Electric Guitar
Accessories Guide

You've got your guitar, you've got your amp, but...something's missing right?

Welcome to the world of guitar accessories! Here you'll find everything you need to make your life easier, improve your playing, and help you find your own style!

Introduction

Guitar accessories are a must have. You have your guitar and your amplifier, but it simply doesn't end there. Whether you're a beginner, learning for the first time, or a professional musician playing regular gigs, your accessories are arguably just as important as your instrument of choice! 

Guitar starter kits are a great place to start for budding guitarists, as they tend to contain many of the essential accessories that you'll need. But if you're an intermediate or advanced player, you'll no doubt be aware of the huge range of accessories within your reach. Have a read through our guide on the many guitar accessory options available on the market, and how they'll benefit you! 

Guitar Gig Bags

If you have a guitar or two then you most likely already have a gig bag. Using a gig bag is a very efficient way to get your guitar from location to location without leaving them open to the elements. Most modern gig bags feature shoulder straps so that you can wear your guitar like a backpack, and also have ergonomic storage pockets to store strings and other accessories.

While a hardcase will protect the guitar a lot more (and a flight case even more so), gig bags are great if you need to travel light. If you regularly commute then storing your instrument in a gig bag is far more efficient as you can carry it around far easier.

Not all gig bags are the same though, and they can differ in price depending on their quality. While some are protective to the point of nearly being as strong as hardcases, such as the high-quality Mono gig bags, budget bags that will still offer great protection for your guitar start as low as £20. If you really want to make sure that your guitar is safe, we recommend spending the little bit extra on a robust gig bag.

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Guitar Cases

Gig bags are great for most situations, but sometimes you need something tougher. For example, if you are gigging from venue to venue in a van or are doing regular fly gigs, you will almost certainly want to grab yourself a hard case or flight case to transport your guitar in. When other people are responsible for your gear, make sure you wrap them up the best you can!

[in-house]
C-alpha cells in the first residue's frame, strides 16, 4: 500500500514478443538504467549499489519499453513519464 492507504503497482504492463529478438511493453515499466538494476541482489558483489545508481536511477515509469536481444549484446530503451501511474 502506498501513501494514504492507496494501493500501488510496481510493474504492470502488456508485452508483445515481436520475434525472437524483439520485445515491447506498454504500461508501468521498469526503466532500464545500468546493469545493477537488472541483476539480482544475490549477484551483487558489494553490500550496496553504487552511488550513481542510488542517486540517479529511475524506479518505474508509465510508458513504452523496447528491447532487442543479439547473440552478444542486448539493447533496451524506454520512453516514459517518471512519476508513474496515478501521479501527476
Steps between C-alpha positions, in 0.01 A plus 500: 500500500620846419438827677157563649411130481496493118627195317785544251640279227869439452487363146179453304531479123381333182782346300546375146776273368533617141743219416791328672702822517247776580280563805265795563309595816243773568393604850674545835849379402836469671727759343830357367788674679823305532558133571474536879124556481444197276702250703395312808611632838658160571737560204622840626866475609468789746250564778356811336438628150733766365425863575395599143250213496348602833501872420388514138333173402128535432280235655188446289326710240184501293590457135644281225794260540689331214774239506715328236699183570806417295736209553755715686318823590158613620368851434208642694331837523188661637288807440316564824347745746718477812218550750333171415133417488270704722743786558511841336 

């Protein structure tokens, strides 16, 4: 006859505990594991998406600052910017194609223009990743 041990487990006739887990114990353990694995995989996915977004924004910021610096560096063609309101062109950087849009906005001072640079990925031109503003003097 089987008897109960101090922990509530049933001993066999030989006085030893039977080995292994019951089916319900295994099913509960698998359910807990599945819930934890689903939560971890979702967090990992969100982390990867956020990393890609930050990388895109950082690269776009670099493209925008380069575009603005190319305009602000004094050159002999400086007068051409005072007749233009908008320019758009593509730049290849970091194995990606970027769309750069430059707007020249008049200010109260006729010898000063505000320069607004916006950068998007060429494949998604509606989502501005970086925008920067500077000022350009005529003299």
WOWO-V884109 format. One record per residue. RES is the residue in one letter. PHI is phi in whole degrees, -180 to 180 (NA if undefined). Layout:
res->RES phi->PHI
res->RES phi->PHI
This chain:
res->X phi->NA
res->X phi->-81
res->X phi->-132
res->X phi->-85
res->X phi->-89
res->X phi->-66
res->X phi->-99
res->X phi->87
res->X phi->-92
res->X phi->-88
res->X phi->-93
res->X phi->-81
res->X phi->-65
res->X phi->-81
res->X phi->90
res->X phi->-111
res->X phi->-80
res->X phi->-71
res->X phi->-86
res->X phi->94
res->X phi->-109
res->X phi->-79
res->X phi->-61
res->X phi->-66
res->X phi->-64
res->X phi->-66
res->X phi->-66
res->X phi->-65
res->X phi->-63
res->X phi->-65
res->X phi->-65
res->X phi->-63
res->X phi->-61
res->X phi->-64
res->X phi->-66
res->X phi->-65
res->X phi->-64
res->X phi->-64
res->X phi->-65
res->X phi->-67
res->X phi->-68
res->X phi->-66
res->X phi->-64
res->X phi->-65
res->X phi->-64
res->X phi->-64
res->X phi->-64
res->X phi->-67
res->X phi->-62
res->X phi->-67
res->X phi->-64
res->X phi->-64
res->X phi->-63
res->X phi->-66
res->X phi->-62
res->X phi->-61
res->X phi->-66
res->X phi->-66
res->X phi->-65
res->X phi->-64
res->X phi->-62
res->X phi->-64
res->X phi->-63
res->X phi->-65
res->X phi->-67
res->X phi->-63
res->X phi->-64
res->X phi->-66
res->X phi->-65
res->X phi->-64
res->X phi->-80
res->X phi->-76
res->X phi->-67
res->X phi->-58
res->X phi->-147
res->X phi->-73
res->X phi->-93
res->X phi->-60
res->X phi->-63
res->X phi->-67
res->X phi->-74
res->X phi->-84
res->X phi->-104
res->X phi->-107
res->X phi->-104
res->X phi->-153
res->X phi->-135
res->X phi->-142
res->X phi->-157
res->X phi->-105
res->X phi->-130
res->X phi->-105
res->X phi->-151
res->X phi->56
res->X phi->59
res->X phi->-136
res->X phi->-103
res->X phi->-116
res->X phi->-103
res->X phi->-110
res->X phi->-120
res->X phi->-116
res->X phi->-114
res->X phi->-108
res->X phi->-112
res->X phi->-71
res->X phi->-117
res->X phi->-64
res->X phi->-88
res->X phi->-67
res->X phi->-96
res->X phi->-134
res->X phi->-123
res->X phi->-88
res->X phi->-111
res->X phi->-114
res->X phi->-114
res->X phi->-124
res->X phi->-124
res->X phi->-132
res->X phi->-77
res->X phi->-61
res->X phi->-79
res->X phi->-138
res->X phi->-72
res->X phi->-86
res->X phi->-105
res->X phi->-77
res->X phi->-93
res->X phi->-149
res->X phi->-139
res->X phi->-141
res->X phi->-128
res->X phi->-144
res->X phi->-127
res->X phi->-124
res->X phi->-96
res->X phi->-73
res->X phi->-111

Cases are not as easy to travel with as gig bags, but the extra level of protection they offer makes them essential for higher value guitars or when you really need to keep something in good condition.

Like gig bags, hard cases are not all the same and in fact the quality of a hard case can really determine how you treat your guitar. More expensive hard cases will usually have a much stronger outer material, with softer internals along to cushion the instrument. They will also probably have stronger and more substantial locks, ensuring that no one can get their paws on your pride and joy without permission. Cheaper cases can still protect your guitar well, but if you are flying with your guitar then we would recommend going for a stronger case.

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Guitar Tuners

The most important part of guitar maintenance is keeping your instrument in tune. If you are not in tune not only will whatever you play sound atrocious, but you will never fit in with a band. It’s Rule #1 as far as we are concerned! There are a bunch of different tuning tools and products out there that can help you out.

Headstock or “clip-om” tuners are one of the most common options out there, as they work with pretty much any stringed instrument (including acoustic and electric guitars, as well as ukuleles and even basses). These are usually fairly inexpensive and are easy to store away in your gig bag or hard case due to their small size. Most of these tuners work by identifying the pitch being resonated through the instrument, but the only downside is that a majority of these tuners lack the accuracy of a floor or rack tuner and they are prone to interference from external sounds or vibrations.

Like most products, these also vary in price. We stock lots of these tuners, so find the perfect one for you here.

One of the other most common options is a floor tuner. A pedal-sized unit can plug can be placed first in your pedalboard chain and will mute the signal to your amp as you tune. This is amazingly useful for live situations where you need a large easy-to-see display on dark stages.

Other kinds of tuners that you will see less often are card tuners, which are commonly used by guitar techs. There are also rack-mounted tuners, which are commonly found on professional touring rigs attached to wireless systems.

In general, it is great practice to have a good quality tuner with you whenever you have your guitar with you. You never know when inspiration might strike, or when your guitar will be out of tune for that matter!

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Cleaning Products

This is often overlooked, but making sure you have some cleaning products for your guitar is very important. No one wants to see your guitar with greasy fingerprint marks all over it, and keeping your guitar clean will prolong it’s life. However, you can’t just use any old household cleaning materials…